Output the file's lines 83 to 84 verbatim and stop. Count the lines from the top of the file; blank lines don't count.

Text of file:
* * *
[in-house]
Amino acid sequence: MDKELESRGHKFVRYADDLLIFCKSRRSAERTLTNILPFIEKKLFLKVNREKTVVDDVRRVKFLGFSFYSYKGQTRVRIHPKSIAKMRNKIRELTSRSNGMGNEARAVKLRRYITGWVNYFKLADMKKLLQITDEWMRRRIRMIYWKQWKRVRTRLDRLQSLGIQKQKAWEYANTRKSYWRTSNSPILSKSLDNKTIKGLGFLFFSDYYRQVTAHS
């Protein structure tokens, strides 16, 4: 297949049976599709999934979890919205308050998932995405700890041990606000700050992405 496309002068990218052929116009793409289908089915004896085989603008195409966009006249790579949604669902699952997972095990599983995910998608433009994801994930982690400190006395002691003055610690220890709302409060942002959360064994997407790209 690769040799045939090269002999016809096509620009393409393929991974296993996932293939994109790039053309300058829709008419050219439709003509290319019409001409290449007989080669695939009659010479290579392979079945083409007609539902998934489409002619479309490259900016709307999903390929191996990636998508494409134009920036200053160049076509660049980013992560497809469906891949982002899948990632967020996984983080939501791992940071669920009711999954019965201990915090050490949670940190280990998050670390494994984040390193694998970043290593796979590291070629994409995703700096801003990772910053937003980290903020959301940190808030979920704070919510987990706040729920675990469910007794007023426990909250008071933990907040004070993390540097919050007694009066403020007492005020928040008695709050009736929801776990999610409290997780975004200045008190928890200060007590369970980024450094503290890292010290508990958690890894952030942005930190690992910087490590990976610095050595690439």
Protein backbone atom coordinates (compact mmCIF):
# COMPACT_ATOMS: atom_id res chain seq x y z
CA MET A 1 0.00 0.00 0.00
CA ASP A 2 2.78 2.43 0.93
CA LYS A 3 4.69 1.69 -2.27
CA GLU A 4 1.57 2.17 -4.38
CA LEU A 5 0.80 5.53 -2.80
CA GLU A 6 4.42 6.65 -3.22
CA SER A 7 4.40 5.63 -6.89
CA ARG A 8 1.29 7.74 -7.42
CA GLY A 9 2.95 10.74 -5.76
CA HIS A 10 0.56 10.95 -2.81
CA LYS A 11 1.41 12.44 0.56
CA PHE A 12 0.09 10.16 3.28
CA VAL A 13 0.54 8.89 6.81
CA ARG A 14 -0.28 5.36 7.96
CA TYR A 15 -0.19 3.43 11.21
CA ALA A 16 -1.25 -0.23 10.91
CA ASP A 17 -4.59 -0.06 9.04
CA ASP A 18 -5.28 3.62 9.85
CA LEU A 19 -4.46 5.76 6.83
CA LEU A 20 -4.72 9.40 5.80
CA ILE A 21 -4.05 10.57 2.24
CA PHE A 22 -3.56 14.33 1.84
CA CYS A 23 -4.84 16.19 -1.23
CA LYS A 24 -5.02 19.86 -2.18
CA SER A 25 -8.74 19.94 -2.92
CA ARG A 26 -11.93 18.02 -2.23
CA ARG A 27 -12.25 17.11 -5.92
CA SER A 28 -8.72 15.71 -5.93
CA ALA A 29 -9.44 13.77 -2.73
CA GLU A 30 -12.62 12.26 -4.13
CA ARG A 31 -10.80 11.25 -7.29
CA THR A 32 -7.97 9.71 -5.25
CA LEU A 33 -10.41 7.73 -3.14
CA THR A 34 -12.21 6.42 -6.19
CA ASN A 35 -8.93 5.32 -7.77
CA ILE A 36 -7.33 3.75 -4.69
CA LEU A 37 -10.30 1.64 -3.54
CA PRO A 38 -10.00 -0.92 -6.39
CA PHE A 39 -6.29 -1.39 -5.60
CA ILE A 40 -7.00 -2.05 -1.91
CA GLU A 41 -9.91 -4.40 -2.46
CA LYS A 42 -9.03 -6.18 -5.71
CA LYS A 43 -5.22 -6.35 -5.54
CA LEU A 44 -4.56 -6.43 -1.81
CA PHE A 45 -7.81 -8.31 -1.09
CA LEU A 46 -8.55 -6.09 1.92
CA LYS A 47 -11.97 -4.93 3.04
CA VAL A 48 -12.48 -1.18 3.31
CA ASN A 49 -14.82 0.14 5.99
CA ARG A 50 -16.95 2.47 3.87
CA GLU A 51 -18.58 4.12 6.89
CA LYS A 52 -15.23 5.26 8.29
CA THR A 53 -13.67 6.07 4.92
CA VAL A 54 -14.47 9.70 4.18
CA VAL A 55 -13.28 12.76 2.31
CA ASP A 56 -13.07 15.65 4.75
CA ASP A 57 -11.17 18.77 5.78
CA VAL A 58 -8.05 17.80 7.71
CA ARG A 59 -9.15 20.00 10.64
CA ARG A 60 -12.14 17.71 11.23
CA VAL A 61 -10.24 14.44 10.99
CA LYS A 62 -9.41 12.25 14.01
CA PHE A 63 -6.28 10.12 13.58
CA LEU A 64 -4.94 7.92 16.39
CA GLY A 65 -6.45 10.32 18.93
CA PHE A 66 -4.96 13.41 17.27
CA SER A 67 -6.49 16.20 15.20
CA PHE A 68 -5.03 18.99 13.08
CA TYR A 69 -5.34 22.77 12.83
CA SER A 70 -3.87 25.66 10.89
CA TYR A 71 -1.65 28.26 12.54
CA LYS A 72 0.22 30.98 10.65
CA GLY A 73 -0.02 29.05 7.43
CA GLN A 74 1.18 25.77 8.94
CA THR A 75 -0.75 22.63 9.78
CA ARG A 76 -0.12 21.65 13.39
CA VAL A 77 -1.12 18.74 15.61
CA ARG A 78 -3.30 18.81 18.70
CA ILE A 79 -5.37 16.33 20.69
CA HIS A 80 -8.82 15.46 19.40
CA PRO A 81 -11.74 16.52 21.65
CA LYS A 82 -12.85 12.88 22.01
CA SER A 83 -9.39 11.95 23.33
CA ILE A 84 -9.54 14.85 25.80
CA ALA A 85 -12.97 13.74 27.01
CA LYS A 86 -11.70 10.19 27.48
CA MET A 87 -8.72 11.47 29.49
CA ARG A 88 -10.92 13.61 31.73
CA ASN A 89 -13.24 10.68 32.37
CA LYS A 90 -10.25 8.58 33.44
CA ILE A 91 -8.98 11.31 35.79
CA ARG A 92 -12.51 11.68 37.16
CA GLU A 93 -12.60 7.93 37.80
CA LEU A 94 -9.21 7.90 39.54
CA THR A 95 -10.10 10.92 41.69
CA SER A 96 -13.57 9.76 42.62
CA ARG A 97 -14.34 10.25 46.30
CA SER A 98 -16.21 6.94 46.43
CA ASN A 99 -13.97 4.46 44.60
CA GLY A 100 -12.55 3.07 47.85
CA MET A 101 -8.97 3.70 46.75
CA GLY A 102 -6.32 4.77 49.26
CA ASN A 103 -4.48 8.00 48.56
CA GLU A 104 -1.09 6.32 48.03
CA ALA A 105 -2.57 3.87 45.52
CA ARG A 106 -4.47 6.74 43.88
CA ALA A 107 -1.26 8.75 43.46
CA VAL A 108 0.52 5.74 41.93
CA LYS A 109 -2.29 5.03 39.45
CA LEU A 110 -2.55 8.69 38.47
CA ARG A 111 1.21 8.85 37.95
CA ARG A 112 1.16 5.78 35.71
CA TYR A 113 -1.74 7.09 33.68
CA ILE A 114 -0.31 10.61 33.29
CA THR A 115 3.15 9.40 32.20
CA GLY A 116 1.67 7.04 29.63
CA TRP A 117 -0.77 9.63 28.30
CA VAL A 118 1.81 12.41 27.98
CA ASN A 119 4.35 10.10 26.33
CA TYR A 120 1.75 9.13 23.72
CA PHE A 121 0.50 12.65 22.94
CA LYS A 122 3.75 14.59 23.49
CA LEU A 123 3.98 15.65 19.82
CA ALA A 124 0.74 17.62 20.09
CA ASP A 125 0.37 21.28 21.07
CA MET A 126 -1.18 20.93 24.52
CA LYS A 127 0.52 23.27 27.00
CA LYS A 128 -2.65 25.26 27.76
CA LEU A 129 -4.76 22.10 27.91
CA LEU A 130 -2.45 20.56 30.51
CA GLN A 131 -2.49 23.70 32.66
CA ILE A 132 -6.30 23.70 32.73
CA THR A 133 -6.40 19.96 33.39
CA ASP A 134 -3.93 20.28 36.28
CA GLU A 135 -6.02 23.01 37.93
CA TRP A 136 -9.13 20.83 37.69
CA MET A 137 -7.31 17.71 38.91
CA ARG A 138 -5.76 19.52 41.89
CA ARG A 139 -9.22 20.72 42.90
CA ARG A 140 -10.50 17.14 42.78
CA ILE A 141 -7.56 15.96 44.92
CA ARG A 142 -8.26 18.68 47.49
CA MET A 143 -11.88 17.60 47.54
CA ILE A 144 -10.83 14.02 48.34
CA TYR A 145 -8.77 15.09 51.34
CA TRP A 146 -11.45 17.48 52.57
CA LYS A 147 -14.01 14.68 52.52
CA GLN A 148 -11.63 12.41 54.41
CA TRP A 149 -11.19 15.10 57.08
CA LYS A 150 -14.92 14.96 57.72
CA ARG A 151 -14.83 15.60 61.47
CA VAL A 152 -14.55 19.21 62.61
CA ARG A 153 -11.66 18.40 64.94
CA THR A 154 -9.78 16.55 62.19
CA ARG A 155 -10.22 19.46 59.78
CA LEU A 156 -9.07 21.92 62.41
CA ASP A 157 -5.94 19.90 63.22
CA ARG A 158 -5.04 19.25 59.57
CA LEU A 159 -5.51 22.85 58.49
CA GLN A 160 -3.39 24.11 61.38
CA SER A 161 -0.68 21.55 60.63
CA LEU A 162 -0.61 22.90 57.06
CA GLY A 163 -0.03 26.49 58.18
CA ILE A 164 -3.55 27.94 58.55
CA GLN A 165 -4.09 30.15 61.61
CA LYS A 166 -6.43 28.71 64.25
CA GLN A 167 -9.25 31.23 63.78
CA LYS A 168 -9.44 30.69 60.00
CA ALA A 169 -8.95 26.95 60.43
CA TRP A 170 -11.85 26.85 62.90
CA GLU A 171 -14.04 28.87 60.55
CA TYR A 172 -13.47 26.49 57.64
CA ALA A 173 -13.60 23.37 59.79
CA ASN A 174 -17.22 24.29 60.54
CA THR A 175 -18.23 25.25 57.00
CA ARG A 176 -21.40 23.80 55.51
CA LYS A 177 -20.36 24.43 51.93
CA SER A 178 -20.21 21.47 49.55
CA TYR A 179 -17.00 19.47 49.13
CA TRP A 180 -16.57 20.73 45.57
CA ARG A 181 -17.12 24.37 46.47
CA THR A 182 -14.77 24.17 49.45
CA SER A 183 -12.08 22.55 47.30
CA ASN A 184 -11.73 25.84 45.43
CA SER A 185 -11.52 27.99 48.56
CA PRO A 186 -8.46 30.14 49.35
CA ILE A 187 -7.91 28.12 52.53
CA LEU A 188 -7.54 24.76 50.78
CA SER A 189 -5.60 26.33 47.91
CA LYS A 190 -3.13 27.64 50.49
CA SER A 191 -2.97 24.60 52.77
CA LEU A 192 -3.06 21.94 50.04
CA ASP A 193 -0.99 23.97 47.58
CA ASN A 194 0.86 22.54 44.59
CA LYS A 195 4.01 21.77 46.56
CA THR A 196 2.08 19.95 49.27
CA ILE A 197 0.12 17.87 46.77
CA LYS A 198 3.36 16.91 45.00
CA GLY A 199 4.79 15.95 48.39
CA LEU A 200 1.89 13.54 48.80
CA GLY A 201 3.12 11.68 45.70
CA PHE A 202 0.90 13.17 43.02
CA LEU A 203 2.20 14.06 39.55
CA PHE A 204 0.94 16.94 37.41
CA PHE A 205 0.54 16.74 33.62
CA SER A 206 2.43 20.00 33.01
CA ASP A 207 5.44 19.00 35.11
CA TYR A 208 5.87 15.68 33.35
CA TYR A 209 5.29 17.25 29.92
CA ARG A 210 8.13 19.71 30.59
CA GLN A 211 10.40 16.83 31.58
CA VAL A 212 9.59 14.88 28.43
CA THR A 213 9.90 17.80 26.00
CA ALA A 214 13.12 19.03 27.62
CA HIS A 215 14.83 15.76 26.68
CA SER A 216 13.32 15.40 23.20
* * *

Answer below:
CA ARG A 78 -3.30 18.81 18.70
CA ILE A 79 -5.37 16.33 20.69